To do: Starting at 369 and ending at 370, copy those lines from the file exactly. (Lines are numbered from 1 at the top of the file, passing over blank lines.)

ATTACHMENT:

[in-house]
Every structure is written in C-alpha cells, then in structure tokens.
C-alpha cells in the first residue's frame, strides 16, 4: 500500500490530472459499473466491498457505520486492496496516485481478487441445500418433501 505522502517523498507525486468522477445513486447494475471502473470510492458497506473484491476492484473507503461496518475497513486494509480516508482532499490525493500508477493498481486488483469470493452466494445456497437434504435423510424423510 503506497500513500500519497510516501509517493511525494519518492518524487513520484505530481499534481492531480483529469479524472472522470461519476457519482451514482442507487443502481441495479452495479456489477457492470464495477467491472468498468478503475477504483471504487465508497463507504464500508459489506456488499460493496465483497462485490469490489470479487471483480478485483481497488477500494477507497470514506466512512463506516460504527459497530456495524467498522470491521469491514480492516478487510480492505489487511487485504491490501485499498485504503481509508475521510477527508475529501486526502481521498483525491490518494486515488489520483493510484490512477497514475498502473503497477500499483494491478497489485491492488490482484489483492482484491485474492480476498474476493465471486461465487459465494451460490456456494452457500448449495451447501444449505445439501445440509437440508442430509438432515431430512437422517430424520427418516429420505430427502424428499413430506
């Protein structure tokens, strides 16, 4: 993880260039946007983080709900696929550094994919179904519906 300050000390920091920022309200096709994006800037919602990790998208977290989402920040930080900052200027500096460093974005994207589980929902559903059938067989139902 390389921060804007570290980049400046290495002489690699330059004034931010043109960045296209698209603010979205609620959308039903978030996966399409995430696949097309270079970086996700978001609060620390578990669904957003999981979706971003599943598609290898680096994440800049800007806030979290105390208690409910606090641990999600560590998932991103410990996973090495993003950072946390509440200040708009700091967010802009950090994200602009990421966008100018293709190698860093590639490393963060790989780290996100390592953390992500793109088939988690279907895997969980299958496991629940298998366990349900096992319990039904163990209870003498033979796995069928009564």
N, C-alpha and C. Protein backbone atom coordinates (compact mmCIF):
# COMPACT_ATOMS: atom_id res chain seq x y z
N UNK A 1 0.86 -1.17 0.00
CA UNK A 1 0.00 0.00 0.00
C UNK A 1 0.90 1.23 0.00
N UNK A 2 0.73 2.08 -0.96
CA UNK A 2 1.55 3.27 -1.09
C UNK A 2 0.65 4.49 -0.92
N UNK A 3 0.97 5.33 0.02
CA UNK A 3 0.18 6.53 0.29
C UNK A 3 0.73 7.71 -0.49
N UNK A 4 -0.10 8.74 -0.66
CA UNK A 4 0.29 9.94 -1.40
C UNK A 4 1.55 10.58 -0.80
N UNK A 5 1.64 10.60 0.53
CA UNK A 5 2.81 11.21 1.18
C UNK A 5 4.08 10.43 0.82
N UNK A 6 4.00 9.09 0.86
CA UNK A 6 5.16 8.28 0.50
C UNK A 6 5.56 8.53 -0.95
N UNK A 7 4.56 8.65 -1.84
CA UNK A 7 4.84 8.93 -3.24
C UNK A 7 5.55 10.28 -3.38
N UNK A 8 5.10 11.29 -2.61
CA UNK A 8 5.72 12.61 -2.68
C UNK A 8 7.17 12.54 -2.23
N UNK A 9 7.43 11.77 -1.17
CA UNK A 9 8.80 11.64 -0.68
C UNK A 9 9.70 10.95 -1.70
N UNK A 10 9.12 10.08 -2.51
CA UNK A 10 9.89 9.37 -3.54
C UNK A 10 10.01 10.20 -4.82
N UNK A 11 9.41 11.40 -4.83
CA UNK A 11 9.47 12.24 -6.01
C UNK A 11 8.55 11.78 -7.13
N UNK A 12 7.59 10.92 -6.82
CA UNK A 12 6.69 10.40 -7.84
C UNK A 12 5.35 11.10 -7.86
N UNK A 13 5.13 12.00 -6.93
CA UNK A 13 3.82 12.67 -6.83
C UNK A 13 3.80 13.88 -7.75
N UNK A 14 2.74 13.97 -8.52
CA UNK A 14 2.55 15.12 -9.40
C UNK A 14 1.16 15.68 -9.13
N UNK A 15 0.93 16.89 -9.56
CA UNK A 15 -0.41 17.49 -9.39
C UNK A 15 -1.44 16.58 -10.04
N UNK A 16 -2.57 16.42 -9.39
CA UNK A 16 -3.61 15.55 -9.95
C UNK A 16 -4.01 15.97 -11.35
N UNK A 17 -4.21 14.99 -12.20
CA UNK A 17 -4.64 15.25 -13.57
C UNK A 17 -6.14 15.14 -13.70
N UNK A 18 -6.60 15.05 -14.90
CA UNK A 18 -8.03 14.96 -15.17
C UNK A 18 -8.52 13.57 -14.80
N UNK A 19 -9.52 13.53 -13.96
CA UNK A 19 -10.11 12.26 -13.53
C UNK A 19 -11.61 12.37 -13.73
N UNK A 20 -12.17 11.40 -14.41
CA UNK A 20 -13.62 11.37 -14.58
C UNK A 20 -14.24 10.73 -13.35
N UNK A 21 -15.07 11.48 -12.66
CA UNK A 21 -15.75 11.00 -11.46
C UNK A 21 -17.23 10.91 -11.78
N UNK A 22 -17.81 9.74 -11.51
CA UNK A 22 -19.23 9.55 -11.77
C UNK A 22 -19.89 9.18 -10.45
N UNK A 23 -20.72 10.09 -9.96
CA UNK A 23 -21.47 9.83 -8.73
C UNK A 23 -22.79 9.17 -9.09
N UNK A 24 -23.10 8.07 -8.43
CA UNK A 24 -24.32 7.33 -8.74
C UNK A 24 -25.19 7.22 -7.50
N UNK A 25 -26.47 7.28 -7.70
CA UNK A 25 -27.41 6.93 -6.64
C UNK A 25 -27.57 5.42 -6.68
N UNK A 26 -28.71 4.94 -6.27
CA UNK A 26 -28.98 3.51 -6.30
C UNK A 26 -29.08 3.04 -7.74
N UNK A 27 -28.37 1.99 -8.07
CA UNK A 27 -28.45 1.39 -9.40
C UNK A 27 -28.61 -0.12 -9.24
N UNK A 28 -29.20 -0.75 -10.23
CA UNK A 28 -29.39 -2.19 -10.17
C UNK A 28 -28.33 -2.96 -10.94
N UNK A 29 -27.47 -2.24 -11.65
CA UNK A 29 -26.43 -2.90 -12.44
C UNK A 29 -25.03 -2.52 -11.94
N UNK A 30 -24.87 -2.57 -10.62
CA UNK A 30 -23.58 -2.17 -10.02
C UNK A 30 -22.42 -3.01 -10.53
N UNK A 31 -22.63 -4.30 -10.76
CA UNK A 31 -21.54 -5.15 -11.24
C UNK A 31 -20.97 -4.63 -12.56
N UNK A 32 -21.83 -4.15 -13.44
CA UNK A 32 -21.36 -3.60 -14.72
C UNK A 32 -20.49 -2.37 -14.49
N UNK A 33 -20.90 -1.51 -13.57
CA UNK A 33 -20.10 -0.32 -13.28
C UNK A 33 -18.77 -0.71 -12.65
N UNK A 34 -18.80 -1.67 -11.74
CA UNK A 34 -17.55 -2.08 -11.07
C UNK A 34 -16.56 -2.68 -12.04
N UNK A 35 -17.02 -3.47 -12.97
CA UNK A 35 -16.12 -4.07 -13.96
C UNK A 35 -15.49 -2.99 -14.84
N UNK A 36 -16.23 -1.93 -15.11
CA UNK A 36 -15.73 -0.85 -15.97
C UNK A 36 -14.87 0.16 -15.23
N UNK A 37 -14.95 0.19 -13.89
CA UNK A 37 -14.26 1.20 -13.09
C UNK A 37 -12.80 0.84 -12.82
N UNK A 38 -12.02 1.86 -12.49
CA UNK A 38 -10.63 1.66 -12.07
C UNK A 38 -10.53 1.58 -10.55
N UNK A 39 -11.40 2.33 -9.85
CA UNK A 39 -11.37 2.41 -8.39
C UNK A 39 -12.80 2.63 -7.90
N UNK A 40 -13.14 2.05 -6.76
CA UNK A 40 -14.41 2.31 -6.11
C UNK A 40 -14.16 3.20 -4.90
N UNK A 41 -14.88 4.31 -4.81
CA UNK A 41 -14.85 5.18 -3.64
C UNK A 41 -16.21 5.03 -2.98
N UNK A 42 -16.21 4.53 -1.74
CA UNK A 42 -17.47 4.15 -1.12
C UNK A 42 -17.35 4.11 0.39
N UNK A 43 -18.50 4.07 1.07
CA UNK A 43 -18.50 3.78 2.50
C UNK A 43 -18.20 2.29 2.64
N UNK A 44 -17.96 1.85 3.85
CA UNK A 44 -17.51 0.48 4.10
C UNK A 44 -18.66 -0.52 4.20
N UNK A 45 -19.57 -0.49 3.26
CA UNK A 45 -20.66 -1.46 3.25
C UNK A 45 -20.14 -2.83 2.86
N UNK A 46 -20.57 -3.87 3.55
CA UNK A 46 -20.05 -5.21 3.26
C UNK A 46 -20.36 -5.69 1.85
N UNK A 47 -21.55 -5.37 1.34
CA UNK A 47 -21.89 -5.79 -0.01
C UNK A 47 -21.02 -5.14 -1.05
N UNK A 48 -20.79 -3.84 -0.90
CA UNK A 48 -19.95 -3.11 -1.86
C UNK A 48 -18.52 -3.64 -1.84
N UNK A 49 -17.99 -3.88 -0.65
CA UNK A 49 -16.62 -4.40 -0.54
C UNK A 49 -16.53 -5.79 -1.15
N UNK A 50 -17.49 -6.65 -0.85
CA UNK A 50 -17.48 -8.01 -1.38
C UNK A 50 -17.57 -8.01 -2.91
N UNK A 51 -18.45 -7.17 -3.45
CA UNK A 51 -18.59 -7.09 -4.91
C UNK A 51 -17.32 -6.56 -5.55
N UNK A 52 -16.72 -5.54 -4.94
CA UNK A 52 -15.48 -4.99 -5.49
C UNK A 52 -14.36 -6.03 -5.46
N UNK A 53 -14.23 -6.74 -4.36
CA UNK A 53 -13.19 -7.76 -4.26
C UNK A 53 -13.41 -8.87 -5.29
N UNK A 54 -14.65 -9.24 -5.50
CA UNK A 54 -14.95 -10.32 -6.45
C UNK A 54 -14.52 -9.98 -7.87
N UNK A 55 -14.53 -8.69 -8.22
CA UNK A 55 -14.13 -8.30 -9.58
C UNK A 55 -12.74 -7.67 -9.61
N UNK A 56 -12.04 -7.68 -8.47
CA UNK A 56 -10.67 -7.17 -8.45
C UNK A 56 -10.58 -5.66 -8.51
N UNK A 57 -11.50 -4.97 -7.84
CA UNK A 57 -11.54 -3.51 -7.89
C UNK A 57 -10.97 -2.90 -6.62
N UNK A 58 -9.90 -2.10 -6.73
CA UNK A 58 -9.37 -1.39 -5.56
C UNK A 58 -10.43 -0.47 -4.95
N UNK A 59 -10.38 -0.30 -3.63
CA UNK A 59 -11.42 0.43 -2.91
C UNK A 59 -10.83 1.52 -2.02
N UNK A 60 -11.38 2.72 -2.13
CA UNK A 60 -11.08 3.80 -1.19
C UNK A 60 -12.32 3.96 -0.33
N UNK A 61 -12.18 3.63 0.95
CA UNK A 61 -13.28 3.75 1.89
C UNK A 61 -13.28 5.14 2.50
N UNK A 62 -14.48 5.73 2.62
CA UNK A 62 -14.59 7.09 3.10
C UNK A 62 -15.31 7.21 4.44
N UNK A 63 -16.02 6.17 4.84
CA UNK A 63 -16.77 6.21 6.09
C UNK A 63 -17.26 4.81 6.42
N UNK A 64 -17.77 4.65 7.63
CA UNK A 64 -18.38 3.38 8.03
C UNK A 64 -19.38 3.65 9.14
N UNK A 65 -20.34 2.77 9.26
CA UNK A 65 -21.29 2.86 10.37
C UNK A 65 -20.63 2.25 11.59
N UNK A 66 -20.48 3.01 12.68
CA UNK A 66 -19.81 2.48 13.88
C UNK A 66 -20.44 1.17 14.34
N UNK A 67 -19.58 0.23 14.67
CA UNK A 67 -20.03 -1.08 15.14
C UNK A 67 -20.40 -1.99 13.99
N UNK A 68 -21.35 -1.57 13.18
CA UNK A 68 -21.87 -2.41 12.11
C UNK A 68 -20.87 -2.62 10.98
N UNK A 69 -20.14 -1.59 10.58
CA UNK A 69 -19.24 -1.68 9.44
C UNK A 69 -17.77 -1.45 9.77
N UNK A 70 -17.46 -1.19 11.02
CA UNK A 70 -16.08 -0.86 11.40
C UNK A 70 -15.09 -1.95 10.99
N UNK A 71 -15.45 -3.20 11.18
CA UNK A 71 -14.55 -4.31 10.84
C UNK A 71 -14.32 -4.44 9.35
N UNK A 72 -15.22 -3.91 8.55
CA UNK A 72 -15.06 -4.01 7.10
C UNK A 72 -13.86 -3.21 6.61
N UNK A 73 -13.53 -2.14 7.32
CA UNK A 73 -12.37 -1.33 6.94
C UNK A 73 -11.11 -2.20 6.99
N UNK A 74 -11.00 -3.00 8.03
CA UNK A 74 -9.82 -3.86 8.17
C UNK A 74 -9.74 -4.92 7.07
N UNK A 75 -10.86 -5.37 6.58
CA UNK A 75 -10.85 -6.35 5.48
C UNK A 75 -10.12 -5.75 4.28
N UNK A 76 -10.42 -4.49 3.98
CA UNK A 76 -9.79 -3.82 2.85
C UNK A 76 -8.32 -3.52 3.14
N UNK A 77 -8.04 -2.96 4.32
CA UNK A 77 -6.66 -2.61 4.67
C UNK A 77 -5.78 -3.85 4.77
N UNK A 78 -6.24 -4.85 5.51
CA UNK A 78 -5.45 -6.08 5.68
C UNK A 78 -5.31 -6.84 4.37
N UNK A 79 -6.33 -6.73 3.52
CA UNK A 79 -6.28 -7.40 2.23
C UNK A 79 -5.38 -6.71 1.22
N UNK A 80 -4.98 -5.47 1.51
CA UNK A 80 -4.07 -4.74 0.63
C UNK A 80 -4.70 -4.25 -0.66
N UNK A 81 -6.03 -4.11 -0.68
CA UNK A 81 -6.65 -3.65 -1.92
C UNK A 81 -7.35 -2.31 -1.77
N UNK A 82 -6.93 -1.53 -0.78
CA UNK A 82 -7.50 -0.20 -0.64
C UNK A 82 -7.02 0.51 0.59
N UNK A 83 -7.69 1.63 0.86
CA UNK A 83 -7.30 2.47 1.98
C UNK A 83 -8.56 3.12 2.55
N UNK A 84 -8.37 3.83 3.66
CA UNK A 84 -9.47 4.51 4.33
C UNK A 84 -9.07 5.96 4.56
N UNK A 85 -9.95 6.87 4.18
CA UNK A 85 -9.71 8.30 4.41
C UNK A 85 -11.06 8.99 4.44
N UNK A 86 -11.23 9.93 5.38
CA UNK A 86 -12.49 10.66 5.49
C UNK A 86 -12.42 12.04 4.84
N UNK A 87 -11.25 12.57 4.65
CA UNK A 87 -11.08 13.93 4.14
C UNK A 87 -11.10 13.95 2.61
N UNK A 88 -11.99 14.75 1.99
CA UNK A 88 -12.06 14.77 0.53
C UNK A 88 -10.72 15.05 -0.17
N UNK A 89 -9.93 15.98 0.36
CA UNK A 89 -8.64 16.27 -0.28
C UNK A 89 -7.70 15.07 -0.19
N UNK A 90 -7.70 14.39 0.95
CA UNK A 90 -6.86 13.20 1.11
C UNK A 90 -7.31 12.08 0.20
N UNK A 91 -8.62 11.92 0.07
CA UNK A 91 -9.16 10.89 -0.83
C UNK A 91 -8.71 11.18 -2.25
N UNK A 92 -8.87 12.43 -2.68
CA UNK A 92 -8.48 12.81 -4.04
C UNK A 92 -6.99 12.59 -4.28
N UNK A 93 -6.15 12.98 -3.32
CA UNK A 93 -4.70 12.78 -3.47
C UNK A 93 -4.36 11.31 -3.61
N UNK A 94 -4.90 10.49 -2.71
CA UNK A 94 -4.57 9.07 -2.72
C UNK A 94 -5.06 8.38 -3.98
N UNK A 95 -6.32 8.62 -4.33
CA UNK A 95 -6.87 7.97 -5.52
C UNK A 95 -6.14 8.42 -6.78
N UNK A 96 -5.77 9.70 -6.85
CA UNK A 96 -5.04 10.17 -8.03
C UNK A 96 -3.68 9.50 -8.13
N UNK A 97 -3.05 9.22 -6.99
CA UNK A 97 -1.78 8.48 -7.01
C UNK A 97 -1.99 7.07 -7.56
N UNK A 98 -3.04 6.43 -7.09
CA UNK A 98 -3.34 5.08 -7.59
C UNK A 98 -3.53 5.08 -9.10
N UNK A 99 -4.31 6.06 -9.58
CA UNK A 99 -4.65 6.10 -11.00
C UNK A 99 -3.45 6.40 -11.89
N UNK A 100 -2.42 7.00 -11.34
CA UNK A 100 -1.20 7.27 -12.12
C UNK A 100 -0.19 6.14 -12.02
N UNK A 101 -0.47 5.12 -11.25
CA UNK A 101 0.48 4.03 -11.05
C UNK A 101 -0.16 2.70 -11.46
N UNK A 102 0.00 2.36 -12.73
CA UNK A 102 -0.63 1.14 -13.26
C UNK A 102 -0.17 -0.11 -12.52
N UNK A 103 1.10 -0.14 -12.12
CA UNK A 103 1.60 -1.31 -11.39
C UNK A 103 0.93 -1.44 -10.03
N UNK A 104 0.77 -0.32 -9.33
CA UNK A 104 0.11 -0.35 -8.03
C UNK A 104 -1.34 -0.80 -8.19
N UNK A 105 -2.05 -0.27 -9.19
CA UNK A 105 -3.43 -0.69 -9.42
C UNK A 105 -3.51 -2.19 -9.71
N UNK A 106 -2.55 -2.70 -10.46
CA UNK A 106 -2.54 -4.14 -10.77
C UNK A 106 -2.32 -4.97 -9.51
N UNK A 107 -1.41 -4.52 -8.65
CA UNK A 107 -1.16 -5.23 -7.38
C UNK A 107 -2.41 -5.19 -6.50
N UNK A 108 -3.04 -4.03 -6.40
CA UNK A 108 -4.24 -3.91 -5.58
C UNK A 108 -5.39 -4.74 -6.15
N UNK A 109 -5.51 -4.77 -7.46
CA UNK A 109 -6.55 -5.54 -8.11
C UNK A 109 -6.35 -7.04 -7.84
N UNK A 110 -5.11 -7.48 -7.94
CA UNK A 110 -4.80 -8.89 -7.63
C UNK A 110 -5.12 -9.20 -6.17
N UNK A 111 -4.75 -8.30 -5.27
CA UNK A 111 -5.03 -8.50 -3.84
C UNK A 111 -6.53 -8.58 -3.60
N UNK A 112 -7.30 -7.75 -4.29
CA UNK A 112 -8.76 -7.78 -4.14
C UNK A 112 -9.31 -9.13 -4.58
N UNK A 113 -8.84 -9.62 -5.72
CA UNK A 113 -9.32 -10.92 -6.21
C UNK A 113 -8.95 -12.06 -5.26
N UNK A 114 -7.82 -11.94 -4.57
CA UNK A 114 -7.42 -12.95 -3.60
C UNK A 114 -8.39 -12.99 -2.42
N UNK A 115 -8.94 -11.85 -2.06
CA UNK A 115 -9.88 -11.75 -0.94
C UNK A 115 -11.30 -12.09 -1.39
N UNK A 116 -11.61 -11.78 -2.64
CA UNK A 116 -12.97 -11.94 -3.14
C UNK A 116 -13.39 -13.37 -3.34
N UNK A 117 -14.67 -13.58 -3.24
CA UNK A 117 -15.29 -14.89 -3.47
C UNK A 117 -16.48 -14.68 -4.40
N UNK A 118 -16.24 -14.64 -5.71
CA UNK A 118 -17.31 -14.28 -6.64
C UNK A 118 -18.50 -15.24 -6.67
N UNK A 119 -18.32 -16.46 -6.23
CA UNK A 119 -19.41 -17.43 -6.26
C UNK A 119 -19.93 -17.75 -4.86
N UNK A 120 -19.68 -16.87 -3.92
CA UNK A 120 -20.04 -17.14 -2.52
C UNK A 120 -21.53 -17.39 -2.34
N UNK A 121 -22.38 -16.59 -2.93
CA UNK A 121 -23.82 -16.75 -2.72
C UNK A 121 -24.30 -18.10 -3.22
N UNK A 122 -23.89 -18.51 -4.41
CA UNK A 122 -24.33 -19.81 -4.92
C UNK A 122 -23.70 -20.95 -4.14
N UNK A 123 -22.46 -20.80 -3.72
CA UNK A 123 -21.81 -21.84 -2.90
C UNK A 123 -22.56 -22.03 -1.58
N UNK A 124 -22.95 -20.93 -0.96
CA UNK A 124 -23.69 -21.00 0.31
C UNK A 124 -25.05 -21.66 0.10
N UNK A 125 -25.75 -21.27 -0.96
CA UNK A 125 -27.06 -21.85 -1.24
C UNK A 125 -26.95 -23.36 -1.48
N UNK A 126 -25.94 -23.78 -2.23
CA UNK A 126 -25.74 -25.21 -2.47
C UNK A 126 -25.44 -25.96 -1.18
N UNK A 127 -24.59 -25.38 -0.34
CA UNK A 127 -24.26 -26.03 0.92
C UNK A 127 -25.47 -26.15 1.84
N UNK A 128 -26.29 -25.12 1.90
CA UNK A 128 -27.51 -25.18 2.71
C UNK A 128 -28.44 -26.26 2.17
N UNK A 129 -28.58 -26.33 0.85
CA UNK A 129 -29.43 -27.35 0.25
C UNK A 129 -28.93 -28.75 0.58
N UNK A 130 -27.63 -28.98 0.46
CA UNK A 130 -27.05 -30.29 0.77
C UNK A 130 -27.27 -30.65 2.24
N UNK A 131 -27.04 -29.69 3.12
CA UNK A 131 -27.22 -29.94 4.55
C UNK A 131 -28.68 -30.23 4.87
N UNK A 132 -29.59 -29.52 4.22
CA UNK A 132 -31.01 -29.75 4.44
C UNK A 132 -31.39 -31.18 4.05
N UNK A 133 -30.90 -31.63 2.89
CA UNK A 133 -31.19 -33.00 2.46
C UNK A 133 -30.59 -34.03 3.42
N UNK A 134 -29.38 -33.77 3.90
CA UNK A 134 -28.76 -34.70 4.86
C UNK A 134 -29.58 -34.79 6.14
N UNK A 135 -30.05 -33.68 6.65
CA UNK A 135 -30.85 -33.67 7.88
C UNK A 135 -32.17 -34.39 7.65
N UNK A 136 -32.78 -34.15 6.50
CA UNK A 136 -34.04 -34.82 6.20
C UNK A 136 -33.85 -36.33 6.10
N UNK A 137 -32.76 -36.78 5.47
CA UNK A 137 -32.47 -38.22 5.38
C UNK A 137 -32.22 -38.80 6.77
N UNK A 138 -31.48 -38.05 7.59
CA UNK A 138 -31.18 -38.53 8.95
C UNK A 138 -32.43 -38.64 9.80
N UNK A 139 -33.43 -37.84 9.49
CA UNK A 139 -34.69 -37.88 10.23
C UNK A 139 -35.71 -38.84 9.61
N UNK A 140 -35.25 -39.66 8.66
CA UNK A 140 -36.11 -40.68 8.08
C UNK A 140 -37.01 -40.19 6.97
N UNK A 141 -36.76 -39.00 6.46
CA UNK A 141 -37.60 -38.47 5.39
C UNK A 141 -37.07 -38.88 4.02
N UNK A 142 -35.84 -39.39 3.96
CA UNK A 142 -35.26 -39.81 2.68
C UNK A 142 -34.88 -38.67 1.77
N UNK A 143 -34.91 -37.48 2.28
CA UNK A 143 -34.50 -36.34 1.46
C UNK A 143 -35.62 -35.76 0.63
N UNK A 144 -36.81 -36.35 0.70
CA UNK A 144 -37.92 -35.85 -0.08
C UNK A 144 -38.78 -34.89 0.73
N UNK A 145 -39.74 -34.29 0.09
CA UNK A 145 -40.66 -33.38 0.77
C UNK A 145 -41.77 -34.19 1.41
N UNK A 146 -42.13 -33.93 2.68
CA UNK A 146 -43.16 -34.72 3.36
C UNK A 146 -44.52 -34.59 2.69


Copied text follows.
C UNK A 121 -24.30 -18.10 -3.22
N UNK A 122 -23.89 -18.51 -4.41